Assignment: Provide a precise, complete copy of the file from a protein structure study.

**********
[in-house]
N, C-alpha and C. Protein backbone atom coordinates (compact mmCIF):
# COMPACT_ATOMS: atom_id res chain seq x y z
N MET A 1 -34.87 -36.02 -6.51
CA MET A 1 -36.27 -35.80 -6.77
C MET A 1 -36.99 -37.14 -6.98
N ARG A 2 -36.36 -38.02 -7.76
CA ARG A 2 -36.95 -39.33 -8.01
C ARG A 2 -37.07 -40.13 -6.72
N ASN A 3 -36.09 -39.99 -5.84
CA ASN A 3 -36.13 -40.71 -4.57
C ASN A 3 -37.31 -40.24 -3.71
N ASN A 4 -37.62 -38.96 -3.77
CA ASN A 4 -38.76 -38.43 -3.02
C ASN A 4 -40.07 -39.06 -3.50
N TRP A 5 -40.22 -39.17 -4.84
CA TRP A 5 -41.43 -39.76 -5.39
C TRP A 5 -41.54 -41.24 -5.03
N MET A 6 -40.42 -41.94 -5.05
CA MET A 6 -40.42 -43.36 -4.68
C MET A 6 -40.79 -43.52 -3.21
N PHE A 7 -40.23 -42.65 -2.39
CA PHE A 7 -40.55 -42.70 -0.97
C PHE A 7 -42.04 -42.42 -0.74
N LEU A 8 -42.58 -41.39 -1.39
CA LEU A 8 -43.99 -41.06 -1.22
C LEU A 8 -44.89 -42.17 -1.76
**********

[in-house]
N, C-alpha and C. Protein backbone atom coordinates (compact mmCIF):
# COMPACT_ATOMS: atom_id res chain seq x y z
N MET A 1 -34.87 -36.02 -6.51
CA MET A 1 -36.27 -35.80 -6.77
C MET A 1 -36.99 -37.14 -6.98
N ARG A 2 -36.36 -38.02 -7.76
CA ARG A 2 -36.95 -39.33 -8.01
C ARG A 2 -37.07 -40.13 -6.72
N ASN A 3 -36.09 -39.99 -5.84
CA ASN A 3 -36.13 -40.71 -4.57
C ASN A 3 -37.31 -40.24 -3.71
N ASN A 4 -37.62 -38.96 -3.77
CA ASN A 4 -38.76 -38.43 -3.02
C ASN A 4 -40.07 -39.06 -3.50
N TRP A 5 -40.22 -39.17 -4.84
CA TRP A 5 -41.43 -39.76 -5.39
C TRP A 5 -41.54 -41.24 -5.03
N MET A 6 -40.42 -41.94 -5.05
CA MET A 6 -40.42 -43.36 -4.68
C MET A 6 -40.79 -43.52 -3.21
N PHE A 7 -40.23 -42.65 -2.39
CA PHE A 7 -40.55 -42.70 -0.97
C PHE A 7 -42.04 -42.42 -0.74
N LEU A 8 -42.58 -41.39 -1.39
CA LEU A 8 -43.99 -41.06 -1.22
C LEU A 8 -44.89 -42.17 -1.76